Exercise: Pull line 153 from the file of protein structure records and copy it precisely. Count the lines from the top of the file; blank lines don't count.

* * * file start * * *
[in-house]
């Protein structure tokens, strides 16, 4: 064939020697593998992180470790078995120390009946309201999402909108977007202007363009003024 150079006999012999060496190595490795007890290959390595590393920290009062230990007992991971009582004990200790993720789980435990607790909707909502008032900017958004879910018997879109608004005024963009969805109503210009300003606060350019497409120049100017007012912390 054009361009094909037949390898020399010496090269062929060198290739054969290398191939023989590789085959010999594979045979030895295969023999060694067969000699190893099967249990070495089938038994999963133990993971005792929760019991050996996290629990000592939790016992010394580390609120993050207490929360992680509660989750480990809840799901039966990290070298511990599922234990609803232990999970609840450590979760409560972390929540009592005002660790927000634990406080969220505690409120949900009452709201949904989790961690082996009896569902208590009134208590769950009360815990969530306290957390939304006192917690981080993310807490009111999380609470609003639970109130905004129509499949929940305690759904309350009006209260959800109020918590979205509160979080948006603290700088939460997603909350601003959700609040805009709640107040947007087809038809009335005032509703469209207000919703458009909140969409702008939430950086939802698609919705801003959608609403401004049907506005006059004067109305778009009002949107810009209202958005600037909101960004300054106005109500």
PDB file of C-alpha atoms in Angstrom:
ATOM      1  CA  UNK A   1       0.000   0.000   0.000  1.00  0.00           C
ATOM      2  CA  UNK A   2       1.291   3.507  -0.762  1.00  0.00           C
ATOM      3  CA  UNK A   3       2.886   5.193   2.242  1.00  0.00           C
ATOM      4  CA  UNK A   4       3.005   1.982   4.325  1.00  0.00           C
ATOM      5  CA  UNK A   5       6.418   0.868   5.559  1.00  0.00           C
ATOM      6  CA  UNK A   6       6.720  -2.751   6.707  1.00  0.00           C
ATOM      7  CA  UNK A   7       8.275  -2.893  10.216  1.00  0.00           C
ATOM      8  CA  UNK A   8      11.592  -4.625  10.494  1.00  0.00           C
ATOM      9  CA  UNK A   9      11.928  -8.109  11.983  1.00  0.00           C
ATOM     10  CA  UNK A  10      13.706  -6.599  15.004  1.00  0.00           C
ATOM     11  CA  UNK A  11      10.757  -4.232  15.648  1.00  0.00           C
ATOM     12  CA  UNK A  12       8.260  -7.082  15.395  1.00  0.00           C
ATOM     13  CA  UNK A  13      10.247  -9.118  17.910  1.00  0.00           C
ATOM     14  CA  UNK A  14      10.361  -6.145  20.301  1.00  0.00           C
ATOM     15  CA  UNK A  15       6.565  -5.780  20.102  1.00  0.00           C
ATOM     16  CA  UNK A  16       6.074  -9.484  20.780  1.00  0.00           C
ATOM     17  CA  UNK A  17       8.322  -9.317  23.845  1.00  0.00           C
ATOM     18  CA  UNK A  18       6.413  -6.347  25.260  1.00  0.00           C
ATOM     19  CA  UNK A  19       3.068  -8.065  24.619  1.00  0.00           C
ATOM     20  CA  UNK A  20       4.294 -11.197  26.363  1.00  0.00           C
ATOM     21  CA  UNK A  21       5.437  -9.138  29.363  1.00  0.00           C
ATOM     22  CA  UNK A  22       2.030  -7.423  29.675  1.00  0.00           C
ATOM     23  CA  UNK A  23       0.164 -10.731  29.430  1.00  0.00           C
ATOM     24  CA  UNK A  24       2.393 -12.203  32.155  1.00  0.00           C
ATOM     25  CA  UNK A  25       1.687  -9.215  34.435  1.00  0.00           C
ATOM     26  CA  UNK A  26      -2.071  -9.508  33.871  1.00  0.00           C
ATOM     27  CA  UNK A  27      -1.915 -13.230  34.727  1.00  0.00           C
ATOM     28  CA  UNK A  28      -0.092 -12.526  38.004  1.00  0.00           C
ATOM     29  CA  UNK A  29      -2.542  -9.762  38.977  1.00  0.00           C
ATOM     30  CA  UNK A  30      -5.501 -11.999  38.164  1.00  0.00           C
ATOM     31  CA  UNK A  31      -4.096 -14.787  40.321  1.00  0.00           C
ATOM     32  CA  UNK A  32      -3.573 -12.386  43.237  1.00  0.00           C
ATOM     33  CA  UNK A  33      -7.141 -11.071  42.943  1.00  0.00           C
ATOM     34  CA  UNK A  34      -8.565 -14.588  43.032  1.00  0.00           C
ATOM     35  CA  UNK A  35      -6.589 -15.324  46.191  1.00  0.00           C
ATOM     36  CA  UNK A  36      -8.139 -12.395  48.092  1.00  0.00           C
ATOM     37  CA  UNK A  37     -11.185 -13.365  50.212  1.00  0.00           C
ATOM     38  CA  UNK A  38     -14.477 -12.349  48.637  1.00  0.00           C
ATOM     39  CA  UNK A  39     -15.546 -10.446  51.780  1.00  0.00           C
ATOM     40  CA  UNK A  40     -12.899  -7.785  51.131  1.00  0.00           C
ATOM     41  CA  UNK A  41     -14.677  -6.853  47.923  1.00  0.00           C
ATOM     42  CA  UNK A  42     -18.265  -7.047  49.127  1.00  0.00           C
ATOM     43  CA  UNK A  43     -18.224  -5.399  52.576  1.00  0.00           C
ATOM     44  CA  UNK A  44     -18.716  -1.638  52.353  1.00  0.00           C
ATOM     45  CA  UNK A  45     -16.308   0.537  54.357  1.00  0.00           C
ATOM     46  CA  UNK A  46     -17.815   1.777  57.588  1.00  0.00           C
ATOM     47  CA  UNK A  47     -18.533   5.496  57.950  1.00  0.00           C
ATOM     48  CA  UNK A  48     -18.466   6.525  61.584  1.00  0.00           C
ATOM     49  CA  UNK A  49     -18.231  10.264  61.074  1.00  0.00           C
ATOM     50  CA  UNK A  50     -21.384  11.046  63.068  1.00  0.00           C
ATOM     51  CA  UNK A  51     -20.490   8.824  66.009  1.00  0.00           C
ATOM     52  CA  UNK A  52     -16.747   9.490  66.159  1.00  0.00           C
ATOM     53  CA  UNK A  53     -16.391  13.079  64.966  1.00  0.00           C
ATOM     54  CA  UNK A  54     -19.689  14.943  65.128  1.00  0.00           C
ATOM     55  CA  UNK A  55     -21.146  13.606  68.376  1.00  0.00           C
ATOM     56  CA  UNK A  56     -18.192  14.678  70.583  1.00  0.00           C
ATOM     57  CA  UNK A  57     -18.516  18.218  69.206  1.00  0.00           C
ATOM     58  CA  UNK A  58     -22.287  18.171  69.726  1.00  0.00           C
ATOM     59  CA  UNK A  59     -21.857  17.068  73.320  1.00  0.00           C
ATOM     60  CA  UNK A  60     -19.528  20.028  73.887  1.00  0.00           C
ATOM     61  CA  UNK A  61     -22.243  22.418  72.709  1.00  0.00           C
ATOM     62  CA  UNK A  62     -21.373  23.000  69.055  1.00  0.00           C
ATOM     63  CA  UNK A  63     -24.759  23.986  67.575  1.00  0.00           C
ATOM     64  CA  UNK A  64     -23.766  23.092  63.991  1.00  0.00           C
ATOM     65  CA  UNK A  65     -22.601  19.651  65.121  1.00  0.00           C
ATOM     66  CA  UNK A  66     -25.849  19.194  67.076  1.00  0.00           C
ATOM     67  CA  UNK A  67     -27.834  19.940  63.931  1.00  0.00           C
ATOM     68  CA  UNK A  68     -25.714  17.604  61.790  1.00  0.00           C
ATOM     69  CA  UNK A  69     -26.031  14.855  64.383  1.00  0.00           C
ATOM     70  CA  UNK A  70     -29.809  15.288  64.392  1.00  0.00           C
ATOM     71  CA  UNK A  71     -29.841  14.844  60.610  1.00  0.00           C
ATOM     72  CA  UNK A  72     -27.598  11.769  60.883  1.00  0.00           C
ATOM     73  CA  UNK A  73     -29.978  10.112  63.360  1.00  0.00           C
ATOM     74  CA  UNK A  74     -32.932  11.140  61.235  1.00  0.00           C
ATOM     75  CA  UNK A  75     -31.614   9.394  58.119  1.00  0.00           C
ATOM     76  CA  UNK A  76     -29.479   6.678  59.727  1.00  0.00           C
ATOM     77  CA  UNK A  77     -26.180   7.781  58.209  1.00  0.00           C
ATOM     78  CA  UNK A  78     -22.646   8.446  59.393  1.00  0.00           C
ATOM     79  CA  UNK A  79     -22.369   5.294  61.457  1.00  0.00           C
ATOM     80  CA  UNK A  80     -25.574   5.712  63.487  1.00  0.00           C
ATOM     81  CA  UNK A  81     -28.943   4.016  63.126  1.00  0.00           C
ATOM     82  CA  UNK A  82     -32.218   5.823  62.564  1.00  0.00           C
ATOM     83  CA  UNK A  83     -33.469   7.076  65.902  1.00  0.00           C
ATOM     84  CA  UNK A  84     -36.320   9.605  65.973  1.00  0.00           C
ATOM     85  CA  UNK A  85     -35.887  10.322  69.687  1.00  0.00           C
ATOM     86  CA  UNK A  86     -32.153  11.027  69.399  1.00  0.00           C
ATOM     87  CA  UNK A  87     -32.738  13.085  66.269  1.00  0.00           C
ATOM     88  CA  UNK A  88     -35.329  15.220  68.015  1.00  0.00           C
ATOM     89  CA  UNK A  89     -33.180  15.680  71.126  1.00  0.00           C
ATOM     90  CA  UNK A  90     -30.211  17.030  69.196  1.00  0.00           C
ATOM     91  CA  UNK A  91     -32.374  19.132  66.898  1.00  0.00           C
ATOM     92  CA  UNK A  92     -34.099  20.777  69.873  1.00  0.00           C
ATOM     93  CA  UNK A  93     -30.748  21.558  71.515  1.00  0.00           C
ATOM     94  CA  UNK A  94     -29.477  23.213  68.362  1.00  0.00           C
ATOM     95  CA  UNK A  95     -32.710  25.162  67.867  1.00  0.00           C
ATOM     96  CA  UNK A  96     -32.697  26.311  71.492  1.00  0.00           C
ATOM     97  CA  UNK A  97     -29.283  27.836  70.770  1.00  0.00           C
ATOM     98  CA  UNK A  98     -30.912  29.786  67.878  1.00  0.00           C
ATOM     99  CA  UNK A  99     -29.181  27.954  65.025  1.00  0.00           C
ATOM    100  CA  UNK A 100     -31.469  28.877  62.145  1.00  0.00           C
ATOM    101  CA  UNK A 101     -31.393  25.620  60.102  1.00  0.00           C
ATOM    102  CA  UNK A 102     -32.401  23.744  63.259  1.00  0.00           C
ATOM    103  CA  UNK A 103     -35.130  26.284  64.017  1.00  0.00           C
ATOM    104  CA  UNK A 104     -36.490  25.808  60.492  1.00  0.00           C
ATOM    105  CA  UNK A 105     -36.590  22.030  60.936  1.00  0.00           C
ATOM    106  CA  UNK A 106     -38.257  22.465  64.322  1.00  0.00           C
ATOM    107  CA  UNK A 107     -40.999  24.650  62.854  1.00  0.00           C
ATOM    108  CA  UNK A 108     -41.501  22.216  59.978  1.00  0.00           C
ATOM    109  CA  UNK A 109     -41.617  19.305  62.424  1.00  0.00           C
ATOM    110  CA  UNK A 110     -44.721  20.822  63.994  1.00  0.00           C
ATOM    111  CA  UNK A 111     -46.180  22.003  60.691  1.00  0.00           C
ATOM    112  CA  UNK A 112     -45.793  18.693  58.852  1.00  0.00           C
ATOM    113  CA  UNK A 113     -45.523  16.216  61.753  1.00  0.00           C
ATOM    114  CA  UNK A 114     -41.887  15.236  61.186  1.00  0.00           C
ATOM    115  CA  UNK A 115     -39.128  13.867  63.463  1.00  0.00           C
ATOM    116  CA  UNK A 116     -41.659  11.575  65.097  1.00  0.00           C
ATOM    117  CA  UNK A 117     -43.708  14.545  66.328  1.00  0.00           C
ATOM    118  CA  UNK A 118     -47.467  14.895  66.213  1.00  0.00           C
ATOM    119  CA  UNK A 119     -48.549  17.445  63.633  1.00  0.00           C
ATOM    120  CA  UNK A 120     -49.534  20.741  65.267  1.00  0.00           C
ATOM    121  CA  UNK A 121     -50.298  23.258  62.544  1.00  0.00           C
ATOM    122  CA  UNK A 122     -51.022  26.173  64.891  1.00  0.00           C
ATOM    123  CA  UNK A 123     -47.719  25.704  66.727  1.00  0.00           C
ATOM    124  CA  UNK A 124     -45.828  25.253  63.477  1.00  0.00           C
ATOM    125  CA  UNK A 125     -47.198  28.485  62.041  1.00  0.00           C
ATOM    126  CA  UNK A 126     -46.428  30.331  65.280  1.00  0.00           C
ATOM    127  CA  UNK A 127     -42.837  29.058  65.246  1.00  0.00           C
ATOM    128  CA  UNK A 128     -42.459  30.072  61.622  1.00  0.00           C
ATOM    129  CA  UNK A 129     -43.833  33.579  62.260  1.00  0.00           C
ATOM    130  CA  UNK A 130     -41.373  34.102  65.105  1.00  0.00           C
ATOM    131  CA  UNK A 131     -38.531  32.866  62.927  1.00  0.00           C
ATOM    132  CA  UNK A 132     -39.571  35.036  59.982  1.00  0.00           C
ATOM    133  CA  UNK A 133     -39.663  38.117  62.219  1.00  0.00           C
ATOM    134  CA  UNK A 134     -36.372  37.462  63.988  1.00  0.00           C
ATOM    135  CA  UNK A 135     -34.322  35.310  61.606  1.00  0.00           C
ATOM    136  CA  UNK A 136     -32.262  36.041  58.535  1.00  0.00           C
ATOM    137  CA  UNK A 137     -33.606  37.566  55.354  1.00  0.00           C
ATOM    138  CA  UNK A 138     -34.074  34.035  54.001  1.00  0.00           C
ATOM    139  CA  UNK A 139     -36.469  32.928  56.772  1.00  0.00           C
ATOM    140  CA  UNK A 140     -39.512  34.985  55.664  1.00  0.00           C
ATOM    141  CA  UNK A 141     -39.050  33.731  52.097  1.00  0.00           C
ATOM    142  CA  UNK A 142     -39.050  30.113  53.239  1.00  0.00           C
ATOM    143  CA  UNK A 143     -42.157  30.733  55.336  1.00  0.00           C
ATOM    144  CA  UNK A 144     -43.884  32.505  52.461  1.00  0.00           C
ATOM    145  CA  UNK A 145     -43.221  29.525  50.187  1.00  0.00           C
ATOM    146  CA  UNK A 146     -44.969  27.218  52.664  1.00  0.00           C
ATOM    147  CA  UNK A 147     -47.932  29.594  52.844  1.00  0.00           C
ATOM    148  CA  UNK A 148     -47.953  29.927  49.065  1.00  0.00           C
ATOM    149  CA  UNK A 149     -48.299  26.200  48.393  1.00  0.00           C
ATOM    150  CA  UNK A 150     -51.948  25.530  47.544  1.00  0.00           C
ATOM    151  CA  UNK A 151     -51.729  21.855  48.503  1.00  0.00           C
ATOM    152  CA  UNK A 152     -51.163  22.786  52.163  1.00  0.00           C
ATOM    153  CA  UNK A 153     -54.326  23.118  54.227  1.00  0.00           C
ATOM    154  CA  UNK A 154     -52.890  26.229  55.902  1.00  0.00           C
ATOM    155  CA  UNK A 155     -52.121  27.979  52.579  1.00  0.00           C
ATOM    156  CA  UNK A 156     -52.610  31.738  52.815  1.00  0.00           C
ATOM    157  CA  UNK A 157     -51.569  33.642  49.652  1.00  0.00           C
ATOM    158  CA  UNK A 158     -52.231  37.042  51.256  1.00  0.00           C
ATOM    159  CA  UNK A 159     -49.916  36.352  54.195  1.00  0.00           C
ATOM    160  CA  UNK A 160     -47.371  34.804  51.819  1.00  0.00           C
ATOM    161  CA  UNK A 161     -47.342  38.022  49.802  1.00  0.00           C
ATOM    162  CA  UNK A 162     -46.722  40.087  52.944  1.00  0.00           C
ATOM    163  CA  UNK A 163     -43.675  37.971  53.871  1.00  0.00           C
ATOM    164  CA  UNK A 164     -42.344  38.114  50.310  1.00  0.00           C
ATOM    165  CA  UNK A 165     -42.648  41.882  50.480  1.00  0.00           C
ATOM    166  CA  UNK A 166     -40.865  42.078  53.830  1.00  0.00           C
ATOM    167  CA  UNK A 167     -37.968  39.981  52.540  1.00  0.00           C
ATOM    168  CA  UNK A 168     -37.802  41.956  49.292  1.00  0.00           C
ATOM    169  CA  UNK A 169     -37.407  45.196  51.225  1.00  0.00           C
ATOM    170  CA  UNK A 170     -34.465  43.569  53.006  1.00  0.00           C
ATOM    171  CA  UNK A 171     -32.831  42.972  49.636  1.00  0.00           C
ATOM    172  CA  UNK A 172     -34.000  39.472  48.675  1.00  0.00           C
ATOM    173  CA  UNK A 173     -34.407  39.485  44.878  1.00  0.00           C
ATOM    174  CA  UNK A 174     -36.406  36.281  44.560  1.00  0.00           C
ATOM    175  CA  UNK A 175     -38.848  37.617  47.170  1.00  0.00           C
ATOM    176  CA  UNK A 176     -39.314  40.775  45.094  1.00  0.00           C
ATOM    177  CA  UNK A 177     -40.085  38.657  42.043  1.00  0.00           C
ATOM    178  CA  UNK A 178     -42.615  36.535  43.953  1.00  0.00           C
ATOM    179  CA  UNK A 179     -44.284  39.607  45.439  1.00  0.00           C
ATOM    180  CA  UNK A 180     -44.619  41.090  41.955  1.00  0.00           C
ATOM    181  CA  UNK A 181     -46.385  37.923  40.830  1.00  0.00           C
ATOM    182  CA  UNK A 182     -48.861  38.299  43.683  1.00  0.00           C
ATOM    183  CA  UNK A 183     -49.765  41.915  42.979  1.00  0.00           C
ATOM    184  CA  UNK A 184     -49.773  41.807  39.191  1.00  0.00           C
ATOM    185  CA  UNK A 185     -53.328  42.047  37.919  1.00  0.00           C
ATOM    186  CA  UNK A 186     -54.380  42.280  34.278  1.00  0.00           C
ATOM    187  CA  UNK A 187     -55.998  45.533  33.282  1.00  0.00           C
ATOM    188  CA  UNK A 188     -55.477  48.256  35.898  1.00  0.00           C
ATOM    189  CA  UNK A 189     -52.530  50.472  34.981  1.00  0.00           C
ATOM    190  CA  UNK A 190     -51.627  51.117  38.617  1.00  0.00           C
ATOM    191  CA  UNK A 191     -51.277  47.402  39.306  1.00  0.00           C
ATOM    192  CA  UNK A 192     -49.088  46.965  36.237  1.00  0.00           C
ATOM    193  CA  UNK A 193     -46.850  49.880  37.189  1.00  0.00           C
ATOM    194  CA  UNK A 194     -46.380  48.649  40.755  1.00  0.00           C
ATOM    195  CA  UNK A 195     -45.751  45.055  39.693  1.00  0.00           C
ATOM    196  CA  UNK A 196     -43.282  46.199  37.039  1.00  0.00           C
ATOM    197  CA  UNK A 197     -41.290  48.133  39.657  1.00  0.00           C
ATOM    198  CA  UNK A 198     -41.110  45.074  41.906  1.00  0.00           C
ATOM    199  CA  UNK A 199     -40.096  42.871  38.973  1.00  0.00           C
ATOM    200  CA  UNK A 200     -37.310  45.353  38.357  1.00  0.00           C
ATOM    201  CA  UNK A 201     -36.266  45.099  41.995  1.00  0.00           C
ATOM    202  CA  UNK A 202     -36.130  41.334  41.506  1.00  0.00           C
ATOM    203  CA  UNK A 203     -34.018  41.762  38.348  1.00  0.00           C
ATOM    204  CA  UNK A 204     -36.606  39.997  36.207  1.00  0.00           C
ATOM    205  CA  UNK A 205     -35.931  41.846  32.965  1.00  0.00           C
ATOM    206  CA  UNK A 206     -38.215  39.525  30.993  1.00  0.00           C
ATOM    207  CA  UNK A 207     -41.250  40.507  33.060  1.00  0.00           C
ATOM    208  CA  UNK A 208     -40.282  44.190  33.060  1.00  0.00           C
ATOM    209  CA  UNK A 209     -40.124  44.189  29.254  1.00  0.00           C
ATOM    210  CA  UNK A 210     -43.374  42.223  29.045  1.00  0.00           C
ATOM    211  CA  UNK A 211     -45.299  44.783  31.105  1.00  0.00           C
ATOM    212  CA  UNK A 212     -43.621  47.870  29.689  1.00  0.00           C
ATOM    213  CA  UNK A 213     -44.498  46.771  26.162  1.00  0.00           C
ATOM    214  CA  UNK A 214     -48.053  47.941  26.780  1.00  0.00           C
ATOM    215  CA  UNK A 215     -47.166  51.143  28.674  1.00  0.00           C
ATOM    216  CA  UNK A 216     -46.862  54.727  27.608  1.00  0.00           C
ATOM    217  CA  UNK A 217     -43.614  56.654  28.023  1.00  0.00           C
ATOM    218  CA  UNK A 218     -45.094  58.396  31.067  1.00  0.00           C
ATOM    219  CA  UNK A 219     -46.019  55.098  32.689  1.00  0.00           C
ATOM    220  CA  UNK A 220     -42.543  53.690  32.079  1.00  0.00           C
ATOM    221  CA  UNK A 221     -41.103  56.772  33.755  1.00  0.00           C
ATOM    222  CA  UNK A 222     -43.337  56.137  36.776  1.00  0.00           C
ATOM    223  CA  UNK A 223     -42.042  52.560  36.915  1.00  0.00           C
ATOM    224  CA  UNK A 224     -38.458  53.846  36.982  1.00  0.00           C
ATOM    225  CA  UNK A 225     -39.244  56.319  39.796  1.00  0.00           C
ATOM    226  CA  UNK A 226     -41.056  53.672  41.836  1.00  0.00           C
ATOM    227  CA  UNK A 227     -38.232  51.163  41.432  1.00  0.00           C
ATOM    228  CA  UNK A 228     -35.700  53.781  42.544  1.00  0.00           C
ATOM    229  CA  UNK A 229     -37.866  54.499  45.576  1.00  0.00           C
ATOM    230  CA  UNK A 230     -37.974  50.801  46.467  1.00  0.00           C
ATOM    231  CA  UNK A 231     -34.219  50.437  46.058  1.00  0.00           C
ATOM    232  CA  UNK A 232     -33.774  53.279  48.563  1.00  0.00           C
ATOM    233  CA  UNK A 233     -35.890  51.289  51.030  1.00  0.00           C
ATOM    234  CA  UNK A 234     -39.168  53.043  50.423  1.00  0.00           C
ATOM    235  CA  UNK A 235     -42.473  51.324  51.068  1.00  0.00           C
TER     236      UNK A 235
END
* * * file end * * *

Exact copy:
ATOM    150  CA  UNK A 150     -51.948  25.530  47.544  1.00  0.00           C